[Marxism] Earl Browder
cbrown at michiganlegal.org
Fri Oct 7 14:57:11 MDT 2005
Mark Lause :
I've never been "sneaky" and being called "degenerate" by Mr. Brown
means nothing to me.
CB: It's sneaky because you didn't explicitly direct it at me, but just
bring out of the blue a reference to not replying to "drunks". It's also
degenerate and _ad hominem_ for obvious reasons.
Sorry to be "degenerate," but some of us actually care about getting
these things right.... Let me be specific....
CB: The implication that I don't care about getting it right is more
gratutious slander, degenerate "argument". No, you don't care about getting
it right more than I do.
-clip- more degenerate slander.
...and that he doesn't care
enough even to be consistent about it. He has asserted (without
offering the least glimmer of evidence or proof) that "we" (not defined)
were in a "front" with the early Republican Party.
So, are you saying that radicals, abolitiontists, did not work with the
Republican Party in that period ?
You have asserted that I was inconsistent, but you have pointedout the
(You are the one who used the term "we" first. I just picked up your term.
You started using this "we" covering several American generations when you
"Related...in this earlier period, it wasn't a question of "working with the
Republican Party" in the 1850s and 1860s. The continuity of radicalism in
those days were in the ideas not the organizations werewhich are short-lived
and mostly misunderstood and mythologized later.The reality is that
we--Marxists, socialists, radicals generally--WERE Republicans. _We_ (
emphasis added -CB)had kicked off the Republicans as a third party movement
and contributed much to building it into something capable of breaking
through the duopoly of the Democrats and Whigs. _We_ (emphasis added -CB)
did this because _we_ saw organizations as performing specific functions
historically and not as churches with all the answers.")
You seem to forget what you have said. But everything you say is recorded ,
ML: It was said to be a "united front" one time and a "popular front"
CB: Point to the post where I said "united front". I only referred to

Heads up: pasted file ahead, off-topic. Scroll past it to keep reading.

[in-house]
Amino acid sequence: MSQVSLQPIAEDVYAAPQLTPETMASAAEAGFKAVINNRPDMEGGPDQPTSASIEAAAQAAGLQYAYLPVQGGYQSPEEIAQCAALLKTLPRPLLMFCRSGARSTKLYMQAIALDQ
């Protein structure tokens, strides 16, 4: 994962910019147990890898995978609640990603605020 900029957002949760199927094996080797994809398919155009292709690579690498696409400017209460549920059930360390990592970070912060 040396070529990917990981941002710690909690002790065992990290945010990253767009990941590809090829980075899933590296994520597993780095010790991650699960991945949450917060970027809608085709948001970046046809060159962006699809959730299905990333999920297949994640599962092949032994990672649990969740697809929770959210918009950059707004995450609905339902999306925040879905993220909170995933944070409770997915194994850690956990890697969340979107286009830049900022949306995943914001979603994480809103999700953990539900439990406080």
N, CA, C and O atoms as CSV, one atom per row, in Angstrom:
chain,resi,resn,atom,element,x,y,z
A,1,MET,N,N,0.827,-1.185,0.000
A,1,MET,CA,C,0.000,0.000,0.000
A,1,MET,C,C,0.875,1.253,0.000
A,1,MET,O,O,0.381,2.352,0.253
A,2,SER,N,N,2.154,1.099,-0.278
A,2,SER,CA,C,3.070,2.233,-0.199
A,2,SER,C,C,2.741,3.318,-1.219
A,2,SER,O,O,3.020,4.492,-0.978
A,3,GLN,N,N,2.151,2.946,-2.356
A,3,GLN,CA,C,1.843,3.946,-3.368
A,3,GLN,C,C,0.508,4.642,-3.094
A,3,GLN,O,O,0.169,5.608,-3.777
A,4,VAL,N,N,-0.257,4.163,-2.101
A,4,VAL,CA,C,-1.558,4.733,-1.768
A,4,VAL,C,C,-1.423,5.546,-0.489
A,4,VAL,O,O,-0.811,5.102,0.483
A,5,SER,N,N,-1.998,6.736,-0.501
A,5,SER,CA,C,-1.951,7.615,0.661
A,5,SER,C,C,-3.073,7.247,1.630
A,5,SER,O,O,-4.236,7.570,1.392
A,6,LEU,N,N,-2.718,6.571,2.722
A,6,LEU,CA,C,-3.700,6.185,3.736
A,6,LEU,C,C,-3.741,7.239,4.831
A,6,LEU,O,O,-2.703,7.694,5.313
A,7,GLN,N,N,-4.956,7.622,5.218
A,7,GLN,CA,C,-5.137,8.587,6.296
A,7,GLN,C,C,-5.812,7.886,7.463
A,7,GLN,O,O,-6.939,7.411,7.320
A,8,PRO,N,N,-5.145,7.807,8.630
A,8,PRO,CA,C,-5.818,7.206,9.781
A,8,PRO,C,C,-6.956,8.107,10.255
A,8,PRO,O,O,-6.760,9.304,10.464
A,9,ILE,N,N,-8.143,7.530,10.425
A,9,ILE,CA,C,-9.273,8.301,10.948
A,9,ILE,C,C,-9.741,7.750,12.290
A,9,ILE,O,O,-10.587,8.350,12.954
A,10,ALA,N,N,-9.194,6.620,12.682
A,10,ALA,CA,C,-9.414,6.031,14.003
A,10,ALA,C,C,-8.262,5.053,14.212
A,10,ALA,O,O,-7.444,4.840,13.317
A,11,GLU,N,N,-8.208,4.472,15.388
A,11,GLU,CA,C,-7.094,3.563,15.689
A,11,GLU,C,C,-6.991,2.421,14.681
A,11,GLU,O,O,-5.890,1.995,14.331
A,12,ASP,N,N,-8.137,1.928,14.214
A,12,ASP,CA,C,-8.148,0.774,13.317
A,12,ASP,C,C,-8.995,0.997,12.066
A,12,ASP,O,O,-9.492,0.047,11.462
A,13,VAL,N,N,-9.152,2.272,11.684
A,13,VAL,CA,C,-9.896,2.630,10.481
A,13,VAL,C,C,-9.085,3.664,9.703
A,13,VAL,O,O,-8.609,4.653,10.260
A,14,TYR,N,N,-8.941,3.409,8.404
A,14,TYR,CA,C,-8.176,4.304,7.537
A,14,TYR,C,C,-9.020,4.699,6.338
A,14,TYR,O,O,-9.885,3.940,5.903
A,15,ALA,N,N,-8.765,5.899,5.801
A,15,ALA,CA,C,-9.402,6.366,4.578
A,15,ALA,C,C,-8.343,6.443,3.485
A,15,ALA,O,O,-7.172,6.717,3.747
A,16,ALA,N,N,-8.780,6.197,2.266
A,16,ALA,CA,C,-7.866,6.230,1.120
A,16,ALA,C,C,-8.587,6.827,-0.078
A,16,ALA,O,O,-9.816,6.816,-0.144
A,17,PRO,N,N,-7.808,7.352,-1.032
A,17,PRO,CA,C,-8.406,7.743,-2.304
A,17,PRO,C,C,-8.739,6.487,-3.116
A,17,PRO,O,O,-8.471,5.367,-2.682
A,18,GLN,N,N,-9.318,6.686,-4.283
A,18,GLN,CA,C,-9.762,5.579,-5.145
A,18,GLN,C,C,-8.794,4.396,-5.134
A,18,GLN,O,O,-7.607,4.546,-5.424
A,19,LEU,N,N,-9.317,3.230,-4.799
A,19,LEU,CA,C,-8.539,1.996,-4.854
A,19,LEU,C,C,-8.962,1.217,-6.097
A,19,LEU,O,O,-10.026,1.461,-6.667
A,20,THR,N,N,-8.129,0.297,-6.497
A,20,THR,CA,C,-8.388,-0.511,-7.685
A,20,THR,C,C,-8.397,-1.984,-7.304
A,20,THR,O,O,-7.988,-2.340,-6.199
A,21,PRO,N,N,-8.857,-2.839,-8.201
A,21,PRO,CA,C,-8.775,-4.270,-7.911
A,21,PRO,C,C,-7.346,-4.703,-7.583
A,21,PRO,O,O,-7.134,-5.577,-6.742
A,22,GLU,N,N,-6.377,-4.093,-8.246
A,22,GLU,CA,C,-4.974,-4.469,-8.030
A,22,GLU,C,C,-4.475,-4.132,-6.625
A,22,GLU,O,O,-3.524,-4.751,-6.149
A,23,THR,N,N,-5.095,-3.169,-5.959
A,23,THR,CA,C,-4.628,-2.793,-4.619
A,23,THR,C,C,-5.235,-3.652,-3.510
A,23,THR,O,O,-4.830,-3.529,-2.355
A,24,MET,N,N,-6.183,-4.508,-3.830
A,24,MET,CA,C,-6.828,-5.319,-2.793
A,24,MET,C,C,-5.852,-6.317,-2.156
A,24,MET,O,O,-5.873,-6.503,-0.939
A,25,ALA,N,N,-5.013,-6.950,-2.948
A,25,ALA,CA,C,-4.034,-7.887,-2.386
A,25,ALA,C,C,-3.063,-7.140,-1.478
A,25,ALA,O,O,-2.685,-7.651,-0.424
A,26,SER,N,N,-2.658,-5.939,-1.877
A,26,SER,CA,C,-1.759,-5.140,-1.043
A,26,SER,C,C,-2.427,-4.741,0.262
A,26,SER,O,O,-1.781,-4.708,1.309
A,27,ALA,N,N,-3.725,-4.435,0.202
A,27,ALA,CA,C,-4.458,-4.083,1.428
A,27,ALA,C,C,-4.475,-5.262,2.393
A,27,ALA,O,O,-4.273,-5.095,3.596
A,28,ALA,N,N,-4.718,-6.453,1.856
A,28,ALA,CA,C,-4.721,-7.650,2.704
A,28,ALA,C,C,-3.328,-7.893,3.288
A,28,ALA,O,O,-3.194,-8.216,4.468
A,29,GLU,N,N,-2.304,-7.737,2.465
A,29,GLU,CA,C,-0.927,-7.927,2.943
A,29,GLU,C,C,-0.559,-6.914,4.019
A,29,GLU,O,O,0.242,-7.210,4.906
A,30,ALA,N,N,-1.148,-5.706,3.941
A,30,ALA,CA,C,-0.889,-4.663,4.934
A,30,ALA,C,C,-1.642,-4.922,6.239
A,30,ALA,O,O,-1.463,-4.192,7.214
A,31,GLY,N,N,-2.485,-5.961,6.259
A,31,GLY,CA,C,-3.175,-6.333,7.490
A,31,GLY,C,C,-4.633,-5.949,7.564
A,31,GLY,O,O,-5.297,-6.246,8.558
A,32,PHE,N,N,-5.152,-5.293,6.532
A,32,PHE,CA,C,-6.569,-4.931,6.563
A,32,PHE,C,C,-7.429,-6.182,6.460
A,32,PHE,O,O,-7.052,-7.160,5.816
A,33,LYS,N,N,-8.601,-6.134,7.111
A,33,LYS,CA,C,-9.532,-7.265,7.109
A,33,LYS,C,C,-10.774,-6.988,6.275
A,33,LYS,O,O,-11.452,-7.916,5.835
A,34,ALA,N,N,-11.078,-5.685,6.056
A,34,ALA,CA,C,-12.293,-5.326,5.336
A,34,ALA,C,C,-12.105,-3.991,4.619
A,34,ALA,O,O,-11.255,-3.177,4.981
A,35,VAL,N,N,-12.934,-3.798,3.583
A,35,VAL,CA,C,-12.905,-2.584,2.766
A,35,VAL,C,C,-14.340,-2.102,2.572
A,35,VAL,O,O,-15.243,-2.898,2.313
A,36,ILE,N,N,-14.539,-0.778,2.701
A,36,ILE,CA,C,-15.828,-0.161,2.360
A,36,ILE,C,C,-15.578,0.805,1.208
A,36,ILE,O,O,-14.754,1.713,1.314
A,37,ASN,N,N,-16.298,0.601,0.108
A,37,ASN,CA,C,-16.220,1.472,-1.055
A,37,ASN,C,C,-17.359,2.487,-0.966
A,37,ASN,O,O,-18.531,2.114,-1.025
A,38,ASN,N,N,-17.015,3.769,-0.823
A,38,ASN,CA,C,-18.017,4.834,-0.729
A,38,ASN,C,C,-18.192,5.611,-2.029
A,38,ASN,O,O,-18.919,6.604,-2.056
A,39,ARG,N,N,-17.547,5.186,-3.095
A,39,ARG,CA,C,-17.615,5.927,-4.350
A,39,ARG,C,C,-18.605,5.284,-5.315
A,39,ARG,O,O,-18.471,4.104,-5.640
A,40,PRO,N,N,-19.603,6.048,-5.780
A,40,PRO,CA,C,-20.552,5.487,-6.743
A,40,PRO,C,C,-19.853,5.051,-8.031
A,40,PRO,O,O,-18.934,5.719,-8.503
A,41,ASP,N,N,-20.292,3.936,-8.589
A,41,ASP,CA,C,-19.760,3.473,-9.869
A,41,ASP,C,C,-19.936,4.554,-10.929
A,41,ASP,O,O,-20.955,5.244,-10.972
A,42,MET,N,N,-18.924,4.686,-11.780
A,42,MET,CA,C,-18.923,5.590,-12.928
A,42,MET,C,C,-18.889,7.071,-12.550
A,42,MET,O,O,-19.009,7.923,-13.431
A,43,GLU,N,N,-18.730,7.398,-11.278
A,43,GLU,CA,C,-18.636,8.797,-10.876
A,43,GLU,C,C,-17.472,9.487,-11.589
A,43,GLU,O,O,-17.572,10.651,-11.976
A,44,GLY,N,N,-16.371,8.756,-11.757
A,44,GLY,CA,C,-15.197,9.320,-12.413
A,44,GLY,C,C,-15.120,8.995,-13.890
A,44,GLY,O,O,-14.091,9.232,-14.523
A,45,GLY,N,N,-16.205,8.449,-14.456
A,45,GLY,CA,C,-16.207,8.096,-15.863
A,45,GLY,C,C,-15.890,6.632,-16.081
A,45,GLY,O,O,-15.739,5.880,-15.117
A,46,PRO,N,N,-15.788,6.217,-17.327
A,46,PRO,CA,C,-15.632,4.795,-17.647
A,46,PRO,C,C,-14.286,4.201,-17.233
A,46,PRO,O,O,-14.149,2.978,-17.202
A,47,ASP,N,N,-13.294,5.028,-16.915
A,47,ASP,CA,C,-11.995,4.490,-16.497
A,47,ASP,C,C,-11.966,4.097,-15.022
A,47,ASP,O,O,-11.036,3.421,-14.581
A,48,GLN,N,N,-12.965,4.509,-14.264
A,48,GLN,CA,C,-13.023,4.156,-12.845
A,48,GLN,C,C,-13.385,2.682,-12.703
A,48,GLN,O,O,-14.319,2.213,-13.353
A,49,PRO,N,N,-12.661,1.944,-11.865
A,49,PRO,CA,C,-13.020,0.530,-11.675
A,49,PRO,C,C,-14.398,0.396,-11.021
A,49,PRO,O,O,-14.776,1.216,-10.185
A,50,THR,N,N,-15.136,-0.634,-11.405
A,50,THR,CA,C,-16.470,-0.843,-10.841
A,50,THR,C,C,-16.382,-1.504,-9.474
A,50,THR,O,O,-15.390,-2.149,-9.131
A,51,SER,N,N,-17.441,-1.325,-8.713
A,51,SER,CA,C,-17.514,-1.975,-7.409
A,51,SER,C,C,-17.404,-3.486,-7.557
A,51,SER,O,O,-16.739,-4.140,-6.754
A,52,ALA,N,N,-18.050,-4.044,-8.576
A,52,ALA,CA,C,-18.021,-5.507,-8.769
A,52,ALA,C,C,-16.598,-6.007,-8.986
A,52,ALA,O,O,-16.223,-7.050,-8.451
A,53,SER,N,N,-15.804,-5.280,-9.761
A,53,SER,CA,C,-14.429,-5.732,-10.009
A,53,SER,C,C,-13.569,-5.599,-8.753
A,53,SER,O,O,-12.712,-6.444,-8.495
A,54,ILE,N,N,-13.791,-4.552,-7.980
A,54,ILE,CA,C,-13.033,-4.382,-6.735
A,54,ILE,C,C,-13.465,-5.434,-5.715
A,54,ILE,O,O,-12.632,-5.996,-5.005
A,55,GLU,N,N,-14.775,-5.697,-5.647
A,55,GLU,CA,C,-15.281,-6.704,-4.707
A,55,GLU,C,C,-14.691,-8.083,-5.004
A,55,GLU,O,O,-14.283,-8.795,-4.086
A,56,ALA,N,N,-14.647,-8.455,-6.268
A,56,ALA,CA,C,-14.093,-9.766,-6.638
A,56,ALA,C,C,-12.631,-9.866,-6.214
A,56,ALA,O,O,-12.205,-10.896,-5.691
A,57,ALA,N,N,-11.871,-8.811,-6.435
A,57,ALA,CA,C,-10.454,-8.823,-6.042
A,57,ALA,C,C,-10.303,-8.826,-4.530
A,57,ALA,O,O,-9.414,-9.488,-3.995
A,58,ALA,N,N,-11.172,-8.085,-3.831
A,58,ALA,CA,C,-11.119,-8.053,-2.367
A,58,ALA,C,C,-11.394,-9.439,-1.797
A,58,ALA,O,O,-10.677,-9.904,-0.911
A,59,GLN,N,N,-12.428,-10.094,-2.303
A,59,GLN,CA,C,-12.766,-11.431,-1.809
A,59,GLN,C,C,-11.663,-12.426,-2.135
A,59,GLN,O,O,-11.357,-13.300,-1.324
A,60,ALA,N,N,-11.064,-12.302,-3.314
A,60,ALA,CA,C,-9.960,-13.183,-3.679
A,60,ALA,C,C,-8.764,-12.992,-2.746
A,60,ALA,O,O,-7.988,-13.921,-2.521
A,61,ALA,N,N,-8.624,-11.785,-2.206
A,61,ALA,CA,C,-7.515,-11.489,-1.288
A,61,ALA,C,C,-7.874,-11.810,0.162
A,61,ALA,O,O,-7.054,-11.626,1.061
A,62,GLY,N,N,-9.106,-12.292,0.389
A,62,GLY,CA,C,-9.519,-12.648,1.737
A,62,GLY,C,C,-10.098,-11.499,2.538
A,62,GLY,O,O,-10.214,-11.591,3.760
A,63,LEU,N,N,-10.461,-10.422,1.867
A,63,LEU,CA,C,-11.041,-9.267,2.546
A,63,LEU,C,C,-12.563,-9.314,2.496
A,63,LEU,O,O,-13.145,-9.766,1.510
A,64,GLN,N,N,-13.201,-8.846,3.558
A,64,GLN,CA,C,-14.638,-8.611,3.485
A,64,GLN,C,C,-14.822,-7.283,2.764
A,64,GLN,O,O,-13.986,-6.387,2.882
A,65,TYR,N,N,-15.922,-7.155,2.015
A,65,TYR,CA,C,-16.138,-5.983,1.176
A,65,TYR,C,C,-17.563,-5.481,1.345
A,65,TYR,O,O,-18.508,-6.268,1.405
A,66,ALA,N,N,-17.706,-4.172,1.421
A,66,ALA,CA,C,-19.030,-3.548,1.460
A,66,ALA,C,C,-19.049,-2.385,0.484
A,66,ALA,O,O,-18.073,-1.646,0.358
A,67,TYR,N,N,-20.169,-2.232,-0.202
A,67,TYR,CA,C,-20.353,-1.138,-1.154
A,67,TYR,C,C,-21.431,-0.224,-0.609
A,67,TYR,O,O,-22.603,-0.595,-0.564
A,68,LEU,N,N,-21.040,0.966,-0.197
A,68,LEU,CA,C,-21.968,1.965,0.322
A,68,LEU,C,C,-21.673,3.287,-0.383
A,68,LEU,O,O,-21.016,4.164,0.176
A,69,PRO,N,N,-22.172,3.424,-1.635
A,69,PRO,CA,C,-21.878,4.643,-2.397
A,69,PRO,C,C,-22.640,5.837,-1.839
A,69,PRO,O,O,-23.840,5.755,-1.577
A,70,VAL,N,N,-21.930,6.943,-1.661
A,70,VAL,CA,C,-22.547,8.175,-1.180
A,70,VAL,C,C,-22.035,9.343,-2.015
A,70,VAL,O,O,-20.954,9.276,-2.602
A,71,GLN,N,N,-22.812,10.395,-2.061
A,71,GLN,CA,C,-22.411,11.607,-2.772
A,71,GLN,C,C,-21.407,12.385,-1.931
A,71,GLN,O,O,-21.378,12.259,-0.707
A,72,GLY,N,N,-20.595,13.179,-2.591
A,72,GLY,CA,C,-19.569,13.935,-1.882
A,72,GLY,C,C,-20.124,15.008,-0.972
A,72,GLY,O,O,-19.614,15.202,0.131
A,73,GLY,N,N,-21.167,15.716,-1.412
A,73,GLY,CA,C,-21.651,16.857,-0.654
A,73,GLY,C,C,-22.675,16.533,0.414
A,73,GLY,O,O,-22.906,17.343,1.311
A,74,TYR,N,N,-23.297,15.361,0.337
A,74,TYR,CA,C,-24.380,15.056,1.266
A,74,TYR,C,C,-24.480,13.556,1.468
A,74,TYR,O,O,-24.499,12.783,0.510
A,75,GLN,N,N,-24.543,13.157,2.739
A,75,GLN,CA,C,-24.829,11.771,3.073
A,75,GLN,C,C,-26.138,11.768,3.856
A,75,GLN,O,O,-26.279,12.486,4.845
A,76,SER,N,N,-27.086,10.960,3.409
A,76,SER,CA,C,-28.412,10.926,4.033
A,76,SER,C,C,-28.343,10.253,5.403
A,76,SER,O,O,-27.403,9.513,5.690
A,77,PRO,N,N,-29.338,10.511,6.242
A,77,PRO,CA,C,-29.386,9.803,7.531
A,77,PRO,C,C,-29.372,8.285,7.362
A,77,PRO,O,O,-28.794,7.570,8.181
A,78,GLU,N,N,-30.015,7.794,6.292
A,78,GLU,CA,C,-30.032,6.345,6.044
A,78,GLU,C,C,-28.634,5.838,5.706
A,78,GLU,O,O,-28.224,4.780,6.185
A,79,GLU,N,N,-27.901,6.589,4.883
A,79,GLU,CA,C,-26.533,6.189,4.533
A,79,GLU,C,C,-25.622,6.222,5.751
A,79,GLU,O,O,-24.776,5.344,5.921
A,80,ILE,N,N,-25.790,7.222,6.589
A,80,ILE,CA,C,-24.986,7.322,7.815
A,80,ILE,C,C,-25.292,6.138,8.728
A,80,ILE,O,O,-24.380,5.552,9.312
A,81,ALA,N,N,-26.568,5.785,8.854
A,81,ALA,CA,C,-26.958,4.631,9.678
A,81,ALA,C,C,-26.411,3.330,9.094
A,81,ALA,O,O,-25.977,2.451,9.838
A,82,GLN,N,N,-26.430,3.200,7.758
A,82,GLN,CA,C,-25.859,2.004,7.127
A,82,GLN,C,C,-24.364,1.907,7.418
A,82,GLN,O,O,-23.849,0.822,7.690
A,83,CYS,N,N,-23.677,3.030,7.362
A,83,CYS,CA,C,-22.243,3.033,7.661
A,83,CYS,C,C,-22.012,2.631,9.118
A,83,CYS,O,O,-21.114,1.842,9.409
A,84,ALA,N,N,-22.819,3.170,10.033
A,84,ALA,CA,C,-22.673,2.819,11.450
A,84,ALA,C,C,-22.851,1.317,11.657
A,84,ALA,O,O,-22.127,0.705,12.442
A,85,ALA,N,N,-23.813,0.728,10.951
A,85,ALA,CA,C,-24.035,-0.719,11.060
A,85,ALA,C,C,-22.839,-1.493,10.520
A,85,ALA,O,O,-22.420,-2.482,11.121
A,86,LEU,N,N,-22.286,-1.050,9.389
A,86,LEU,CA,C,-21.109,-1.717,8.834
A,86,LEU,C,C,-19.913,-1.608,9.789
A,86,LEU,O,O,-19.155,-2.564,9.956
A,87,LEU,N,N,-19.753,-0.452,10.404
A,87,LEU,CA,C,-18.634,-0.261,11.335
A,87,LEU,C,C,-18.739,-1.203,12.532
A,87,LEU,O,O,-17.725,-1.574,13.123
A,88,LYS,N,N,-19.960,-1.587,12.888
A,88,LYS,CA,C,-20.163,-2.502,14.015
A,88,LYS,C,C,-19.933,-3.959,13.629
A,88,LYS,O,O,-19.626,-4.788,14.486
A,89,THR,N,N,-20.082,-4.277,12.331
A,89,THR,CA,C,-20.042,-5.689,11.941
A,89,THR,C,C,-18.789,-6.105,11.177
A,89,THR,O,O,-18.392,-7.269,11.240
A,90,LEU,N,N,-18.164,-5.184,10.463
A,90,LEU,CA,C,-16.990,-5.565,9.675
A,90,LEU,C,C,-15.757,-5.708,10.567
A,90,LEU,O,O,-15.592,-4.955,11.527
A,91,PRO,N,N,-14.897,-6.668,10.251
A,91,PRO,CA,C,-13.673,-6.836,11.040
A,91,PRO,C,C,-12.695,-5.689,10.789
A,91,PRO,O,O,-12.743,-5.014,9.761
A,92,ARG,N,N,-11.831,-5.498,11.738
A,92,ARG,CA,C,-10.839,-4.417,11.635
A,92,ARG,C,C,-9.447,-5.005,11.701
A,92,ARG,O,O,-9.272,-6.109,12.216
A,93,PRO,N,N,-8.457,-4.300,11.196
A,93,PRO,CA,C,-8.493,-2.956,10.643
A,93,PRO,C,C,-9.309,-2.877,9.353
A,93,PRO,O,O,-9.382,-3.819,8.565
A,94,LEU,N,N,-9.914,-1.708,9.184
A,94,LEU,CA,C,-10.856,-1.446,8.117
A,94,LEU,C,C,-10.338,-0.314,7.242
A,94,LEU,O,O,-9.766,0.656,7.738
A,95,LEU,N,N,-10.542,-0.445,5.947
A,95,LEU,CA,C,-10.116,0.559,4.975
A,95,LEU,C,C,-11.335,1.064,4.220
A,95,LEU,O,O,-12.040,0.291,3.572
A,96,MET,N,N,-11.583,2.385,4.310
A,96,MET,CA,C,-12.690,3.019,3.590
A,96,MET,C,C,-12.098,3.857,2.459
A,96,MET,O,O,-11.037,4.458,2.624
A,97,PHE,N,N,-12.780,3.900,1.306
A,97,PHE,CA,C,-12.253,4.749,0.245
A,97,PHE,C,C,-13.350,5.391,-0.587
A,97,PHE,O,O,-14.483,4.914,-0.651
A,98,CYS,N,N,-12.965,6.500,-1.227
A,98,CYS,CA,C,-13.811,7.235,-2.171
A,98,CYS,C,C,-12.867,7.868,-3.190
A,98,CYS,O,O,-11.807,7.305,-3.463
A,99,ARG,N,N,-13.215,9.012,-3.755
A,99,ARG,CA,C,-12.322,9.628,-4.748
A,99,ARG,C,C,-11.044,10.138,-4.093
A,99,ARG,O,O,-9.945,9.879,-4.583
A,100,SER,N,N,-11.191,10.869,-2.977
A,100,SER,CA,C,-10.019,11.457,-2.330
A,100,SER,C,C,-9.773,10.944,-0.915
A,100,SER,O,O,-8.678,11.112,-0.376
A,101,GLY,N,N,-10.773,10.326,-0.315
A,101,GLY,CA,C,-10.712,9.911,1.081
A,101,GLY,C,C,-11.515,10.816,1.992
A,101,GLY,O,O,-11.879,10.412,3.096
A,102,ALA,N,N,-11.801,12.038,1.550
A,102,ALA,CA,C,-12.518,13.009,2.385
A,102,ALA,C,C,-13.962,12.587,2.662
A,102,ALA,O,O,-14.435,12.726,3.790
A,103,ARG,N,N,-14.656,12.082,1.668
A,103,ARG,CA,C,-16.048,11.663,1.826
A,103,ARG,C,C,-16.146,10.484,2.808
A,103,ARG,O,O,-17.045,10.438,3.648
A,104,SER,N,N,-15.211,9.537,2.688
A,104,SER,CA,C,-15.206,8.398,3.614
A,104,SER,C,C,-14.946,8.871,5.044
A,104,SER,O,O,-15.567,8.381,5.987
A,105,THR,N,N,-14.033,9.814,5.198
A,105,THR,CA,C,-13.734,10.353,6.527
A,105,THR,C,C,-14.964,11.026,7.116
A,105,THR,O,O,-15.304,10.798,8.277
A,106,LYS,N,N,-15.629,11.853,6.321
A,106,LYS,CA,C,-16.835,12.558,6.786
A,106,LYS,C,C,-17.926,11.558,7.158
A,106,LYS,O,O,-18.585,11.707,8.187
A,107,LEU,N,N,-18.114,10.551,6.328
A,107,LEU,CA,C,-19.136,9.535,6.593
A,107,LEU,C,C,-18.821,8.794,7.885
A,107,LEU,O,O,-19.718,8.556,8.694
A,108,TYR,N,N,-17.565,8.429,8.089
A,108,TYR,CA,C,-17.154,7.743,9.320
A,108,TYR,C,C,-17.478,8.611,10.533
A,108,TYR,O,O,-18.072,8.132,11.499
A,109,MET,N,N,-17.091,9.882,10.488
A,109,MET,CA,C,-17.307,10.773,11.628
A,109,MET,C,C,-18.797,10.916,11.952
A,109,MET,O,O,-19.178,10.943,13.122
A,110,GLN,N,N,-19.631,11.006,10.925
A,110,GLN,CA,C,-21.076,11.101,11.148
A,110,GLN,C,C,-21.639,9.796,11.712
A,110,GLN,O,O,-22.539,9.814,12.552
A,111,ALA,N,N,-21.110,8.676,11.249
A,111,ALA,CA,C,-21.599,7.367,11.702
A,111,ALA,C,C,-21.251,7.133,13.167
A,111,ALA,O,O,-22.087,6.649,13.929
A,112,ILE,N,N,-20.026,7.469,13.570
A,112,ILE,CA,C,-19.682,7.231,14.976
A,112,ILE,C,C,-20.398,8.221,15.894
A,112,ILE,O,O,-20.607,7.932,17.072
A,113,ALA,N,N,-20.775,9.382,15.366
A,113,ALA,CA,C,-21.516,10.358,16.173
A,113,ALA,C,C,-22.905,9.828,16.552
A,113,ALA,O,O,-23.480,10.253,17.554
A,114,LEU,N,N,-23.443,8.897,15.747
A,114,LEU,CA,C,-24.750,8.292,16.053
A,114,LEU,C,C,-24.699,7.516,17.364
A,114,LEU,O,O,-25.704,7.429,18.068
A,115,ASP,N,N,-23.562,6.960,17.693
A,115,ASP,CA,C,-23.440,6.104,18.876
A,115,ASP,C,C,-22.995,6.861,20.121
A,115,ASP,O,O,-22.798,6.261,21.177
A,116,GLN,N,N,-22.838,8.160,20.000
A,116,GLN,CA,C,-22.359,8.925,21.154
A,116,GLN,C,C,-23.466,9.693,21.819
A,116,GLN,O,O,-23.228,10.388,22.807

"popular fronts" in my posts.
ML : This is drooling nonsense, and drinking is the kindest possible
interpretation I can put on such reckless careening through a past won at no
small coast to our class and our movement.
CB: Calling it drooling nonsense is not an argument, so I assume you don't
have one,and that's why you are dodging .
In the end, Mr. Brown's own words inspire no confidence whatsoever that he
knows the difference between a "front" and the other end of the bull.Which
probably explains much about his approach to history.
Sorry, some of us just give a fuck.
CB: I get to the ass of your post , and there are no arguments, only a bunch
of _ad hominem_'s. This is really weak. There are lots of drunks who argue
better than you just did.
Anyway, you started this idea of going back to 1820 and comparing radicals
trying to work with the Democratic Party unsuccessfully (quite appropriately
referred to as a "fronting" with them) with the 1930's. I find the first
comparison with the 1820's on this thread
"ML: Indeed, independent parties like the "Workies" and the Locofocos of
the1820s and 1830s debated the nature of the new Democratic Party, which
swallowed enough of them to kill the movement. And it's gone on ever since
with any third party that's shown any ability to pose a threat to
them--Socialists, Greenbackers, Populists, Greens, etc."
CB:So, I just followed your creative approach and showed where radicals
worked _successfully_ with Republicans leading up to the Civil War. You
didn't reply to that , but went off trying to dismiss me as drunk. Bad move.
You lose the argument as it stands, unless you can get something out of your
mouth on the Republican example and not me as a person unrelated to what I'm
arguing ( see elementary rules of arguing, logical fallacies and the like)
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